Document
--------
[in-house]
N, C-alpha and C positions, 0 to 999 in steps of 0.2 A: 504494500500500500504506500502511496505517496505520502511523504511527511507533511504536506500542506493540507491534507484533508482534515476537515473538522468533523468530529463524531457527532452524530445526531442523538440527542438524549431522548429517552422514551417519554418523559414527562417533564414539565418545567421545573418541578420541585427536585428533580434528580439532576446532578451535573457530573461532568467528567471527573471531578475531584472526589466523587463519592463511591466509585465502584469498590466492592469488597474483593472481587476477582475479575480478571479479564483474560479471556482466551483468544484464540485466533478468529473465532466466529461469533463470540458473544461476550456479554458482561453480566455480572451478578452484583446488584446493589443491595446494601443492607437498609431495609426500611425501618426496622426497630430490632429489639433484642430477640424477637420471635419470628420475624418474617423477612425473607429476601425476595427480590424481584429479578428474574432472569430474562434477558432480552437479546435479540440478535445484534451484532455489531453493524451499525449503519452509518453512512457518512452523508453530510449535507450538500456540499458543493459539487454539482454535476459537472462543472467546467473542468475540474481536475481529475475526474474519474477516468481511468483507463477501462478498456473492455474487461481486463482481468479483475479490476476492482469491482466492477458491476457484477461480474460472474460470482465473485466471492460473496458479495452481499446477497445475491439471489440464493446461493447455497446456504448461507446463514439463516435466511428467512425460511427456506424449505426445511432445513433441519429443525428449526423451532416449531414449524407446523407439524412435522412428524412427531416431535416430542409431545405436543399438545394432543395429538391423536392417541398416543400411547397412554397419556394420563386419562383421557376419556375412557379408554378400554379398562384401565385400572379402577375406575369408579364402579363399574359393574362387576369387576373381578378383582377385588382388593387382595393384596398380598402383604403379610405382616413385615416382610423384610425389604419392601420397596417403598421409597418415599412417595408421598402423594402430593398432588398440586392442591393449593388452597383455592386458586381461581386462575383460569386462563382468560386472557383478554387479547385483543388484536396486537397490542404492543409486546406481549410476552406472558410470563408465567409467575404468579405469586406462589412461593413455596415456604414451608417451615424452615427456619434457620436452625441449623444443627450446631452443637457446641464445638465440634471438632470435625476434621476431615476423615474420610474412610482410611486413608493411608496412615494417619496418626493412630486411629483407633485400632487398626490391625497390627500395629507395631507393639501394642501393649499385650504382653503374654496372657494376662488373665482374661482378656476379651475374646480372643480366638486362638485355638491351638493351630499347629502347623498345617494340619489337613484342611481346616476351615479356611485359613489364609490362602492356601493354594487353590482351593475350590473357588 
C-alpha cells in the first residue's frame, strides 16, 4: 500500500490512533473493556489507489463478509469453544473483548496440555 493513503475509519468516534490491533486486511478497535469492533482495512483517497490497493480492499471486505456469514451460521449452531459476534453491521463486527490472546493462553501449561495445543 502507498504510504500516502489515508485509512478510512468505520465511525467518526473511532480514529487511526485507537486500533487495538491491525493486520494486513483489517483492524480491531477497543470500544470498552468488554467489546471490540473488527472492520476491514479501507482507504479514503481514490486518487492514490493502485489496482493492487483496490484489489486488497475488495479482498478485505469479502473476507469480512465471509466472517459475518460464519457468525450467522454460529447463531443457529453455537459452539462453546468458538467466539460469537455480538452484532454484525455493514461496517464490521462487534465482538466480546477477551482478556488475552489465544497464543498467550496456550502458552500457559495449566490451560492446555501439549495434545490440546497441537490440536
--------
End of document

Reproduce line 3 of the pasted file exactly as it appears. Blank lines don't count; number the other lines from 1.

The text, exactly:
C-alpha cells in the first residue's frame, strides 16, 4: 500500500490512533473493556489507489463478509469453544473483548496440555 493513503475509519468516534490491533486486511478497535469492533482495512483517497490497493480492499471486505456469514451460521449452531459476534453491521463486527490472546493462553501449561495445543 502507498504510504500516502489515508485509512478510512468505520465511525467518526473511532480514529487511526485507537486500533487495538491491525493486520494486513483489517483492524480491531477497543470500544470498552468488554467489546471490540473488527472492520476491514479501507482507504479514503481514490486518487492514490493502485489496482493492487483496490484489489486488497475488495479482498478485505469479502473476507469480512465471509466472517459475518460464519457468525450467522454460529447463531443457529453455537459452539462453546468458538467466539460469537455480538452484532454484525455493514461496517464490521462487534465482538466480546477477551482478556488475552489465544497464543498467550496456550502458552500457559495449566490451560492446555501439549495434545490440546497441537490440536